3458A - NPLC 100, AZER ON
Keithley's - NPLC 10, AZER SYNC, no filter
Number after dash is just GPIB address.
All meters measure same KX LTZ1000 reference, direct 7V, module from Fairy-tale 1.

Stuff in the middle of the graph - just me, messing with other gear nearby, causing jumps due to knocking on cables and such.

Results so far:

3458A : <1.2 uV noise ~0.12 ppm/range
2002-4 : <2.5 uV noise ~0.125 ppm/range
2002-6 : <2.5 uV noise ~0.125 ppm/range
2001-20 : <15 uV noise ~0.75 ppm/range
2001-21 : <22 uV noise ~1.1 ppm/range

I had third 2001 in loop too, but it showed huge noise, so I think now it's faulty, even though passes self-test
Had not enough GPIB cables to connect 4th 2001.
So I'll swap 2002's with 4th 2001 tonight.

Next step would be resistance, perhaps 1K first?
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#### 3roomlab

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##### Re: DMM Noise comparison testing project
« Reply #355 on: November 23, 2016, 03:26:38 pm »
hmmm shouldnt the keithley be 10NPLC + 10 repeating average ( = 100NPLC) so that it is = HP 100NPLC. then it is apples = apples?
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#### Kleinstein

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##### Re: DMM Noise comparison testing project
« Reply #356 on: November 23, 2016, 03:58:36 pm »
For a direct comparison to the 3458 filtering (average of 10 values) would be better.  However one could still do that on the data. As a rough estimate this would reduce the noise by something like 3 fold (cold be less with large fraction of 1/f noise). So the 2002 seems to be roughly on par with the 3458 but the K2001 seems to be much more noisy. A noise reading with a short for the same meters might be interesting - so one could about separate the reference contribution. The 2001 seems to be noisy with a short too, not just with a significant voltage.

The contribution from the reference in the meter depends on the actual voltage, not on the range. So the value relative to full scale is a little misleading.

At least with the 2002 and 3458 some of the noise comes from the source. So looking at the difference between the two 2002s would also be interesting: this should be sqrt(2) times the noise of the 2002, essentially without noise from the source.

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#### maxwell3e10

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##### Re: DMM Noise comparison testing project
« Reply #357 on: November 30, 2016, 05:19:21 am »
Hello. I've been lurking around on this board recently and caught a bit of the noise bug

I noticed that the noise on the new Keithley DMM7510 does not go down as fast as it should for longer integration times, like 10 PLC, especially on 10 V scale. Here is a comparison of the time trace for DMM7510 and Keysight 34465A on 10 V scale, 10 PLC with autozero, continuous triggering. These data are saved to internal buffer, then transferred to USB stick, no computer connection.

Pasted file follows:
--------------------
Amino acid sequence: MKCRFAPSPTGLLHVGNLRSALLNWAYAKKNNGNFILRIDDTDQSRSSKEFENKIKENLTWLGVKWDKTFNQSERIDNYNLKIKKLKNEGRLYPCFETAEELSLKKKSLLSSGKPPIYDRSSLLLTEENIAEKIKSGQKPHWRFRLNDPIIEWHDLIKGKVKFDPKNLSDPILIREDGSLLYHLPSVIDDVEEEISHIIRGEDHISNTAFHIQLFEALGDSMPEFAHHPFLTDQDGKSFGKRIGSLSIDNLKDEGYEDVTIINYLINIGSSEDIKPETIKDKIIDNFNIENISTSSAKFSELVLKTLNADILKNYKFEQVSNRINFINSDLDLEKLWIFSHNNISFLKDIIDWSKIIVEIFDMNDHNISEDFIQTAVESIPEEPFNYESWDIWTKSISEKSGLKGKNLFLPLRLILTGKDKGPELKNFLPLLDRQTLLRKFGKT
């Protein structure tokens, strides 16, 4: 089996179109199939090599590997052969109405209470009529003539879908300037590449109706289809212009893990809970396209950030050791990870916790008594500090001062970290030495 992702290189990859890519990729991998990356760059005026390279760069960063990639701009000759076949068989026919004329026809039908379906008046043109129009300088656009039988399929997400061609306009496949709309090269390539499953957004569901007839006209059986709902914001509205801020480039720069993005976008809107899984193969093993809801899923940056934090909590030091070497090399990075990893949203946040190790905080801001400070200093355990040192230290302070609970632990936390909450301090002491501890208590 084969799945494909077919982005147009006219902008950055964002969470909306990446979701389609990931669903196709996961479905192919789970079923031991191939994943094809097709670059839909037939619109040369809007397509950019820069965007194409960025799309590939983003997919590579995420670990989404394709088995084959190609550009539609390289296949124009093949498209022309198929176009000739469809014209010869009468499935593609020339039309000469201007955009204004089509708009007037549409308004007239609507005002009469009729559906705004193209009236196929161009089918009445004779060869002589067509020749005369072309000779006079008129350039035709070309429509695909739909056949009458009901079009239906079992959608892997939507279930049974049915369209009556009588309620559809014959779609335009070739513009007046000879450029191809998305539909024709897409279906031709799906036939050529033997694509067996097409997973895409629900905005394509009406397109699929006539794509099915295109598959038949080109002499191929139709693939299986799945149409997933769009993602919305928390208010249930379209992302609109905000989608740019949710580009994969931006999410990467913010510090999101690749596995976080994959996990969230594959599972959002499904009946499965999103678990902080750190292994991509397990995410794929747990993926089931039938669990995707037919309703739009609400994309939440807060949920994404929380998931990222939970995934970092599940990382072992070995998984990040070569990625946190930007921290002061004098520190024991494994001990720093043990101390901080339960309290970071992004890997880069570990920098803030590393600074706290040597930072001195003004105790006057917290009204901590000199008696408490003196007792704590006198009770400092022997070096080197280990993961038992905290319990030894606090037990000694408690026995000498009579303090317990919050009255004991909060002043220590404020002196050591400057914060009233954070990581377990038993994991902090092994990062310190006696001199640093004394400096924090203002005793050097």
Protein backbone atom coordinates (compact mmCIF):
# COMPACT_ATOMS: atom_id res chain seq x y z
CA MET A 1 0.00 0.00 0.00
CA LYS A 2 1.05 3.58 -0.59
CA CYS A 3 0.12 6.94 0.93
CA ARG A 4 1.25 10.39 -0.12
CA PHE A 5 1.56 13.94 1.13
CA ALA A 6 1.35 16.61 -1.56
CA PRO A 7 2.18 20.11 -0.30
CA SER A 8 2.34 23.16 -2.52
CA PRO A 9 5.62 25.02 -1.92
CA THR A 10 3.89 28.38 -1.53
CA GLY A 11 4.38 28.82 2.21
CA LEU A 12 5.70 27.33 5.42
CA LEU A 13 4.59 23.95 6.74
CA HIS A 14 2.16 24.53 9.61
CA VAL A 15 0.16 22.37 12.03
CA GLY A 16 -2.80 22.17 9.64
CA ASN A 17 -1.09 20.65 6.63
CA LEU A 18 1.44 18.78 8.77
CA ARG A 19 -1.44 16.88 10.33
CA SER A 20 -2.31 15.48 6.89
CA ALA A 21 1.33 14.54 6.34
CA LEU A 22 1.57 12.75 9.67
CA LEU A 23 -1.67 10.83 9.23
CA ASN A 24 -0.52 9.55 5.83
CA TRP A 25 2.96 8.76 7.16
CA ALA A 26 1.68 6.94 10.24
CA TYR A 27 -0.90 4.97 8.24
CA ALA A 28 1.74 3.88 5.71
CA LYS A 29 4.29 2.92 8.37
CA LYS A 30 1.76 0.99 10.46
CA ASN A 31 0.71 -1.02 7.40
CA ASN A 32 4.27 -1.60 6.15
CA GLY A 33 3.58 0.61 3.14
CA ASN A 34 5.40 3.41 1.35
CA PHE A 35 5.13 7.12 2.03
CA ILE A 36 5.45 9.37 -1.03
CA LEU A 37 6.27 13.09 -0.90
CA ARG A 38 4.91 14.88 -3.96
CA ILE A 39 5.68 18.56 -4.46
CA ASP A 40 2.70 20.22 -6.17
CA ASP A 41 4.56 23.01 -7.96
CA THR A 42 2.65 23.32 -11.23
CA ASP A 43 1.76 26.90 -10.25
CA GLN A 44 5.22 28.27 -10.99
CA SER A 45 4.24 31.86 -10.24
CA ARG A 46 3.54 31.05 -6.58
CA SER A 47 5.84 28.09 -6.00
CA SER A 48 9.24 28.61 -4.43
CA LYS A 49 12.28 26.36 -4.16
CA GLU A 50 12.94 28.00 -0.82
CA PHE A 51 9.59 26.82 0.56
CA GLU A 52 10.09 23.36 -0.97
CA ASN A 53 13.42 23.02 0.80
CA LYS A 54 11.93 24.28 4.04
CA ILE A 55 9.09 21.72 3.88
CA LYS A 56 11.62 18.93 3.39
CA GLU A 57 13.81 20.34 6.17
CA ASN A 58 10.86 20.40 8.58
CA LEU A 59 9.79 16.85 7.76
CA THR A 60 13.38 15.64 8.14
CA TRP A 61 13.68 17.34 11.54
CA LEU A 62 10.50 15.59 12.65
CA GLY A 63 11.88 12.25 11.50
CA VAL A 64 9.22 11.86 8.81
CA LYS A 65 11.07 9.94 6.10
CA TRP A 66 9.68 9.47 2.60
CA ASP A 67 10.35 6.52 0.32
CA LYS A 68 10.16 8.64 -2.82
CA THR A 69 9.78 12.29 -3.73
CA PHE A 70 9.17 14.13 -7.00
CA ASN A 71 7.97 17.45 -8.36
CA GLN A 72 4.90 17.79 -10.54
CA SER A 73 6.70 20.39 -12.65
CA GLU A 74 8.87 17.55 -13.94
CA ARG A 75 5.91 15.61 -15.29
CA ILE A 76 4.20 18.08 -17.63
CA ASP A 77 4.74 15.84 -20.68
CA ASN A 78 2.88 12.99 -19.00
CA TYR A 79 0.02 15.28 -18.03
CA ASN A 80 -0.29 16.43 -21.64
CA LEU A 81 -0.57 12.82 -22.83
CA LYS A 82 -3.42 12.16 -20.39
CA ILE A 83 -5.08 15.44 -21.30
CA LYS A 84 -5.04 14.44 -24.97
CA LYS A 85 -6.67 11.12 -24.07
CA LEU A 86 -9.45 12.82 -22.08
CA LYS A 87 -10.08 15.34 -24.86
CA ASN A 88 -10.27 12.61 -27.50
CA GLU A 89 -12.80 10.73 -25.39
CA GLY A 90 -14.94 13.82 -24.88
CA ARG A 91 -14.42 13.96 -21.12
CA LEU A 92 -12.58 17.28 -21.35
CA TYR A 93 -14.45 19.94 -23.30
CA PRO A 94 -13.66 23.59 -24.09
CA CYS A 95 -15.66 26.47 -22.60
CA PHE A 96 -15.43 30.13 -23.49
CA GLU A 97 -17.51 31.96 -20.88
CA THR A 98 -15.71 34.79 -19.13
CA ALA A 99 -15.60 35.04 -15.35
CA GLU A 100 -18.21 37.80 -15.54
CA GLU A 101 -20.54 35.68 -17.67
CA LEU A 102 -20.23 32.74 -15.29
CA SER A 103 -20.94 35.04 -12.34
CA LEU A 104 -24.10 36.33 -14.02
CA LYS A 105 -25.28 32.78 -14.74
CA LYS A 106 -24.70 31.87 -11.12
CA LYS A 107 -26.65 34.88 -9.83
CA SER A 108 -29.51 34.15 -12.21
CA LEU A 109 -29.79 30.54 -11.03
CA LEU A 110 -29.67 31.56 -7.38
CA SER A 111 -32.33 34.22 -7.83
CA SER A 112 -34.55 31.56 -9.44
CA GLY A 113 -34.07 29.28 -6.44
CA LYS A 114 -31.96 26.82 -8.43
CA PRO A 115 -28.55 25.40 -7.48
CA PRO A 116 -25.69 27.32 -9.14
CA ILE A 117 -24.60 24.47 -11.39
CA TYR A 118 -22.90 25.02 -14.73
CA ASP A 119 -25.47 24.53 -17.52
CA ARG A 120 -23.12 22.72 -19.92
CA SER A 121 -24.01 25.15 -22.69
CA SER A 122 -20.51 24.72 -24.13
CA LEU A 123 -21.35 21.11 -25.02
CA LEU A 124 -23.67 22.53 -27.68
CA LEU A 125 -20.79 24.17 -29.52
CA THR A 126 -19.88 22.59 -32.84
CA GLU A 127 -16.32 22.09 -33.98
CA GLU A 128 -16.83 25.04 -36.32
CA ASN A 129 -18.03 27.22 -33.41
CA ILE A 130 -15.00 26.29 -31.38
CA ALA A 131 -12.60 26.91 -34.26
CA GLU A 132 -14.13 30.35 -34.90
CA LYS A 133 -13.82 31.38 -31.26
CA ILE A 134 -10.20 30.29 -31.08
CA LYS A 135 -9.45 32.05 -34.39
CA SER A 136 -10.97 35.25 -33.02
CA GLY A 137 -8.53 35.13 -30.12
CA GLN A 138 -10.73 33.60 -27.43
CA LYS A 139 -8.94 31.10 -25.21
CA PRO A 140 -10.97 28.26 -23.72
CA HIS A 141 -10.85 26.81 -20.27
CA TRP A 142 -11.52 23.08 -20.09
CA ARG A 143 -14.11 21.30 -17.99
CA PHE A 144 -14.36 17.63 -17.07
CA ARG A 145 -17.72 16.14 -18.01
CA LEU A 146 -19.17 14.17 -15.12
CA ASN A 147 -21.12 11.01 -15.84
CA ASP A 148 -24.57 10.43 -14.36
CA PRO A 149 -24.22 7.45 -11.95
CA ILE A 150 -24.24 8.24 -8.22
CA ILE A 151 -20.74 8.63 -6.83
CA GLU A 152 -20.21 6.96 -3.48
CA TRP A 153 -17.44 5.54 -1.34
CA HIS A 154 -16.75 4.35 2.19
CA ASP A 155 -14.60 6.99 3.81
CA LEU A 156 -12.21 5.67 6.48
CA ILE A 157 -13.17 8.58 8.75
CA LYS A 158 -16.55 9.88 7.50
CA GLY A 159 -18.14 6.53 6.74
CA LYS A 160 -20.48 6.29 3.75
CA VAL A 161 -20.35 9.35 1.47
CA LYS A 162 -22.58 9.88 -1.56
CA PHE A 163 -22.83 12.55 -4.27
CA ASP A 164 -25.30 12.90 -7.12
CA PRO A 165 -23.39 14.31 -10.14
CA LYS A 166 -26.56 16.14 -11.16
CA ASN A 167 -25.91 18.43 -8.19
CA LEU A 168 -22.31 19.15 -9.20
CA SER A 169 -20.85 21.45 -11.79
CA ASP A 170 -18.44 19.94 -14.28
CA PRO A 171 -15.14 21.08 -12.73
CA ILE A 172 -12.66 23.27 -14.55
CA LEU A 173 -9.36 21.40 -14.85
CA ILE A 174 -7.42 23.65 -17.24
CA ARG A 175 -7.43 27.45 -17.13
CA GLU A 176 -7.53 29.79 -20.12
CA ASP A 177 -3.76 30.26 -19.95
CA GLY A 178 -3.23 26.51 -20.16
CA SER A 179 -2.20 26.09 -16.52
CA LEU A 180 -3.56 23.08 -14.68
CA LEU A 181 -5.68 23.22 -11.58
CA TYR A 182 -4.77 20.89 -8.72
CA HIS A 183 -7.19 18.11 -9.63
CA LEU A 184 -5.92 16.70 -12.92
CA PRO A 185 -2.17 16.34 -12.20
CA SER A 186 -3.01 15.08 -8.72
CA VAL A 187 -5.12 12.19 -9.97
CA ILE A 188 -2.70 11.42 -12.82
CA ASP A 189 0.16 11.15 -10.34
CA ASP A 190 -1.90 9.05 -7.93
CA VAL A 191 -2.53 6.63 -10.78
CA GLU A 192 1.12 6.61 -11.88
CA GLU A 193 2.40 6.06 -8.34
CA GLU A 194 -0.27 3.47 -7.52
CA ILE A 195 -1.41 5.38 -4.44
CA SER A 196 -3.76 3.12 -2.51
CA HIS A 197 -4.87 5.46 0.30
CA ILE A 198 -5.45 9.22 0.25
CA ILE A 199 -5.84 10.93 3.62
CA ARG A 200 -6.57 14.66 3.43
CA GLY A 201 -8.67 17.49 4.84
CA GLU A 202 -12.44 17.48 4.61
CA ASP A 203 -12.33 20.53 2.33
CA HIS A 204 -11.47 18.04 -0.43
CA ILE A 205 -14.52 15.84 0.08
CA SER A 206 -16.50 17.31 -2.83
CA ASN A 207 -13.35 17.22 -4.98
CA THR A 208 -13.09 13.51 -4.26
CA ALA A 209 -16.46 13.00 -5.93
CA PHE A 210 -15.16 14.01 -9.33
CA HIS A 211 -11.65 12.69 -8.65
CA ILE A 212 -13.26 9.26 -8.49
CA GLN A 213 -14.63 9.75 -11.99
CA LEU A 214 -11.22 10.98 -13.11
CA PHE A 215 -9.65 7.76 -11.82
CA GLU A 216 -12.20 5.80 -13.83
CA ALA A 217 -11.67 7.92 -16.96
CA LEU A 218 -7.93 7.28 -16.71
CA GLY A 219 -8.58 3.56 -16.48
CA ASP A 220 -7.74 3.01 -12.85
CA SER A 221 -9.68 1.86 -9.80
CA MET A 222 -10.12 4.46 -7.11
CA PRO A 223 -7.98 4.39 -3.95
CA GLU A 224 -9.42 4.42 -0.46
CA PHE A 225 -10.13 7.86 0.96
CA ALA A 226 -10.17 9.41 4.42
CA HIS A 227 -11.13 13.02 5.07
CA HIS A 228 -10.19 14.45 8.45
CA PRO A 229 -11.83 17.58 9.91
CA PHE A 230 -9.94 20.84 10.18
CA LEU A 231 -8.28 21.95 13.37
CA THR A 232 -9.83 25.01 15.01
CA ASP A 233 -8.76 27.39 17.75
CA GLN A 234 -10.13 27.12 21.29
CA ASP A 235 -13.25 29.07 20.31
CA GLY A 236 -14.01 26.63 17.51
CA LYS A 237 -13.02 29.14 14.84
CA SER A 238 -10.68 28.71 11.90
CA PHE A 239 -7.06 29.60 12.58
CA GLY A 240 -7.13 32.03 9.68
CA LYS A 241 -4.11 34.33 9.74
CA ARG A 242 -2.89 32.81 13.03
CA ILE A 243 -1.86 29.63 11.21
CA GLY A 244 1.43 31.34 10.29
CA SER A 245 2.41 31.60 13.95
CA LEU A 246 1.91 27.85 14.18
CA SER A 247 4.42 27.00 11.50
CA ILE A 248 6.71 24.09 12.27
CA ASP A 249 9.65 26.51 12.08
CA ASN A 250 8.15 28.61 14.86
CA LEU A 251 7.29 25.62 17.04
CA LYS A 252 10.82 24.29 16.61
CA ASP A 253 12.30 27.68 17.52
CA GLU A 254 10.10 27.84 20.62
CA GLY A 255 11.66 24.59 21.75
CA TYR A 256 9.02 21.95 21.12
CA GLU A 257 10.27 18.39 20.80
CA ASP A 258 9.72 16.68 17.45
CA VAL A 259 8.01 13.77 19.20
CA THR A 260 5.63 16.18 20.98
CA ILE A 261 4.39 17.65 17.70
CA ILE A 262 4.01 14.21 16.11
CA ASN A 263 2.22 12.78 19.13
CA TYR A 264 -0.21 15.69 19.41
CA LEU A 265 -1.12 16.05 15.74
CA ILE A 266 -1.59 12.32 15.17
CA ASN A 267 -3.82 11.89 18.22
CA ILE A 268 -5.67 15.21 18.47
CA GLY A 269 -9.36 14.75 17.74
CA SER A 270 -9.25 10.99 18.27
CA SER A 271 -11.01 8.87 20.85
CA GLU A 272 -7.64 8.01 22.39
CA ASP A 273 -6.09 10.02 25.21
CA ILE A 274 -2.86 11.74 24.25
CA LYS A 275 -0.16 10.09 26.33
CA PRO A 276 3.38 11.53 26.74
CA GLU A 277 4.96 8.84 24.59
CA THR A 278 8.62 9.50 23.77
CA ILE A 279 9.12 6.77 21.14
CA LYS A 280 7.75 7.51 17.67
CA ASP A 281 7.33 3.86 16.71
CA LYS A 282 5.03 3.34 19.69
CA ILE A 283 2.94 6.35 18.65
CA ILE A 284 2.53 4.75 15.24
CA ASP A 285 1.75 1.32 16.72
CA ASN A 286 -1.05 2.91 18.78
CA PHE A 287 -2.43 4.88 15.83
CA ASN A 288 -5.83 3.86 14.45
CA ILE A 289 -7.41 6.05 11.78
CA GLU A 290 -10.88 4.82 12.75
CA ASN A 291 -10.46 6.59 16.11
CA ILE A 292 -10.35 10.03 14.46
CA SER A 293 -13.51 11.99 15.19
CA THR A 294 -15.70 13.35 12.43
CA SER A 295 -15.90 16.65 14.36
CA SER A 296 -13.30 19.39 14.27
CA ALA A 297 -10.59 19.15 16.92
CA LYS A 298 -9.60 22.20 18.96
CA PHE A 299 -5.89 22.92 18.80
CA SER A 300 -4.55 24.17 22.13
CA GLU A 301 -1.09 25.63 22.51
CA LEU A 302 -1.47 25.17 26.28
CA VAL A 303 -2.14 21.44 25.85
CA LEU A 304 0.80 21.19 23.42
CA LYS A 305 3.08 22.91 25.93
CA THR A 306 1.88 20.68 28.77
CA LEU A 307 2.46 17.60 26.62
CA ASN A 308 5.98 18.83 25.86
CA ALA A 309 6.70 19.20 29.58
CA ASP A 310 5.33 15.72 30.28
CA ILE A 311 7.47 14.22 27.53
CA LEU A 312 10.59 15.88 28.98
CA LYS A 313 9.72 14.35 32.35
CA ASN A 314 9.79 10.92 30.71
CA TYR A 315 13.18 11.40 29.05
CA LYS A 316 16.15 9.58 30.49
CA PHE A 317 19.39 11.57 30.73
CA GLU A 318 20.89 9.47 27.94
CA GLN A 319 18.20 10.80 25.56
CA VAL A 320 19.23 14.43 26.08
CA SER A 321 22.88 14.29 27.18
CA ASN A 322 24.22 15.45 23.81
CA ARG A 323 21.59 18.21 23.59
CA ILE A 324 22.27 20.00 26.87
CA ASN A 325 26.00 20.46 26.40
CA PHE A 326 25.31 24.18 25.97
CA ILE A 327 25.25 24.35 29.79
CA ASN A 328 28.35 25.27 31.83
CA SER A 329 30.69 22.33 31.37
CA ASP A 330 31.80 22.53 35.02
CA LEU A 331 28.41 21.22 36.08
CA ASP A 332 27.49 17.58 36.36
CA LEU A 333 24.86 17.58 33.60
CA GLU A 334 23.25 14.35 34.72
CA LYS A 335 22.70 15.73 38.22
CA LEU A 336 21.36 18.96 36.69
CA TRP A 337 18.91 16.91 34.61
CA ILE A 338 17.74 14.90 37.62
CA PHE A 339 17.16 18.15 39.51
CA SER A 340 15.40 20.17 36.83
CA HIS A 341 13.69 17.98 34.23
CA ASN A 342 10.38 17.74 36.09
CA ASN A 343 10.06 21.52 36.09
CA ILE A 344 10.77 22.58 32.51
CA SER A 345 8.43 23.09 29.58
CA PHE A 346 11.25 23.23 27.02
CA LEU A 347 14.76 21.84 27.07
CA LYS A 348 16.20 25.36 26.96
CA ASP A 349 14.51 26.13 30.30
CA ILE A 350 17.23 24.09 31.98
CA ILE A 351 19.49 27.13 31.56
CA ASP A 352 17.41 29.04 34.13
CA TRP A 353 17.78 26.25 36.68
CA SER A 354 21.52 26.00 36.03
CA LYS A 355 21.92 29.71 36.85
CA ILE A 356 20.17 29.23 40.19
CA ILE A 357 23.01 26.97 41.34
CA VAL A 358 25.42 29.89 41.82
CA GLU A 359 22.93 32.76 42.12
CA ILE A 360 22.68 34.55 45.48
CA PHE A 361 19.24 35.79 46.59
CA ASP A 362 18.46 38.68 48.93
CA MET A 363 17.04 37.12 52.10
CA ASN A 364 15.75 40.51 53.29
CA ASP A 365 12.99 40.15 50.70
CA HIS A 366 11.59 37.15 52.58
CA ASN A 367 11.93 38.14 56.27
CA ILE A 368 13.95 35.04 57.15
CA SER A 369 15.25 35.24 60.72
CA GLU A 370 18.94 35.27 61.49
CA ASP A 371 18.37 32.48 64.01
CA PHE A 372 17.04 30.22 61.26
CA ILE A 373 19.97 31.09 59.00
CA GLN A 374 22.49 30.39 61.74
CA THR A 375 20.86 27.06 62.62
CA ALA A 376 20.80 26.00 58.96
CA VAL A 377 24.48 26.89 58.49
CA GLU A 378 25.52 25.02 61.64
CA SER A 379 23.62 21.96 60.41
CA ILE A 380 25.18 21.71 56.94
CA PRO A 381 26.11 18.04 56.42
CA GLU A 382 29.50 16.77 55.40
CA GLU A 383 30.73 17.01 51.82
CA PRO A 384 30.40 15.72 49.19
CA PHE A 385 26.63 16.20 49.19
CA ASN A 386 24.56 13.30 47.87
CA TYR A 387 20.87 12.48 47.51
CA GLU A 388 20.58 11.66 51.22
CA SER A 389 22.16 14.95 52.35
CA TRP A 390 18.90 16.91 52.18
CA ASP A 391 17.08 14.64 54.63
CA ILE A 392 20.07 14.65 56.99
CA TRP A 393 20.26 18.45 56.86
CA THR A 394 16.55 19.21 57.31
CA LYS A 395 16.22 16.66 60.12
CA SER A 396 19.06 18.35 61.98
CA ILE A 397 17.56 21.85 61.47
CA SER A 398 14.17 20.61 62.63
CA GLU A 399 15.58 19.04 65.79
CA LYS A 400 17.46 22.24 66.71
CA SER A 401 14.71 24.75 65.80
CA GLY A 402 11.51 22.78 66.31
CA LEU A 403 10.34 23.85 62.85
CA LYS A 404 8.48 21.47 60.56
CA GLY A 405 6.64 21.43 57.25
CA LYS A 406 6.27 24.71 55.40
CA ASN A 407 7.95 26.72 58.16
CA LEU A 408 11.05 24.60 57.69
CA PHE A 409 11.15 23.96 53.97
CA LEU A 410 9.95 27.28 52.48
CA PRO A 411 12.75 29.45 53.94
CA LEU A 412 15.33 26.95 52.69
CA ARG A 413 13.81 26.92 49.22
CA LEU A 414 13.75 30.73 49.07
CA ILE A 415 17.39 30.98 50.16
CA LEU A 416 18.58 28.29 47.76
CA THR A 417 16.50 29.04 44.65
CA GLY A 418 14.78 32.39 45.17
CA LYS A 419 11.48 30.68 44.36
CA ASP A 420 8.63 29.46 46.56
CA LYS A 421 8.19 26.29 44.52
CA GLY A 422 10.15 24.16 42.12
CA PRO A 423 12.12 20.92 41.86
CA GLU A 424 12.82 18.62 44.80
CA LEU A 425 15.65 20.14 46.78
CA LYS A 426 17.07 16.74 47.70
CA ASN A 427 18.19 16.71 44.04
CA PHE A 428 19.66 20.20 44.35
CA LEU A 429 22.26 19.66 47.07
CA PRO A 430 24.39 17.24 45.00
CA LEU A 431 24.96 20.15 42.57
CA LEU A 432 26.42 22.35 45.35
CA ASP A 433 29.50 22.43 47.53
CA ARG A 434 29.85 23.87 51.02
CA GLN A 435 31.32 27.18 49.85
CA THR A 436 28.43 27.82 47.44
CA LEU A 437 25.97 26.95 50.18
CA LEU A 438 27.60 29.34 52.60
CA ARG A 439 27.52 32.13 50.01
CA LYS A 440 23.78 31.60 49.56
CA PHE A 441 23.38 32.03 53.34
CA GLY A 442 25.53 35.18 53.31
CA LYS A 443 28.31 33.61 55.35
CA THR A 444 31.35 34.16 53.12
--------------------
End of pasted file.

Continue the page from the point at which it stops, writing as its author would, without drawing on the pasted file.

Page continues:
Even though the rms noise is similar, it is clear that DMM7510 data have much larger flicker noise component.  So, I started to look at Allan variance of the voltage (with shorted inputs) for my own meter as well as using the data that others have posted on TiN website. Allan variance tells you what is the rms scatter of the data on a particular time scale. It should go down as 1/sqrt(time) until the instrument reaches offset drift noise floor. Here are the plots for 10V range, using PLC of 1 and 10. All the data are with autozero on. Turning the line sync on or off does not make a difference.

It is clear that DMM7510 has a problem, where the Allan variance does not go down until about 30 sec timescale. It is present for three meters measured by different people. Keysight 34465A has the expected normal behavior, it goes down as 1/sqrt(time) and then reaches a floor given by the drift. One can obtain similar plots from any other long raw data files posted on TiN webste (having all the data available is really great!) For example, it would be interesting to compare to a nice long HP3458A file (I can do that if you tell me which one to use).

The really weird thing is that the noise in 7510 changes depending on measurement trigger time. I noticed that first from DrDiesel's data taken at 1 sec intervals (instead of continuous, as most other data). I found that I can get the best performance on my meter using 0.1 sec trigger and 1 PLC.  One can also notice that the noise decreases faster than 1/sqrt(time) after 30 sec. This indicates a quasi-periodic noise source, I suspect some kind of clock interference.

For reference, here are my measurements of the RMS noise for various ranges and speeds for the two meters:
 Range Speed/Average 34465A ppm DMM7510 ppm 100 mv 1PLC 2.6 0.43 100 mV 10 PLC 1.2 0.29 100mV 100PLC From 1 PLC 1.1 0.21 100 mV 100PLC From 10 PLC 0.97 0.2 1V 1PLC 0.32 0.081 1V 10PLC 0.14 0.055 1V 100PLC From 1 PLC 0.103 0.04 1V 100PLC From 10 PLC 0.098 0.033 10V 1PLC 0.13 0.081 10V 10PLC 0.04 0.051 10V 100PLC 0.016 NA 10V 100PLC From 1 PLC 0.014 0.043 10V 100PLC From 10 PLC 0.014 0.038 10V 1000PLC from 1PLC 0.01 0.019 10V 1000PLC from 10PLC 0.0063 0.016

They are generally consistent with earlier measurements for these meters reported here. DMM7510 is better at 100 mV and 1V, but mostly worse than 34465A for main metrology range of 10V.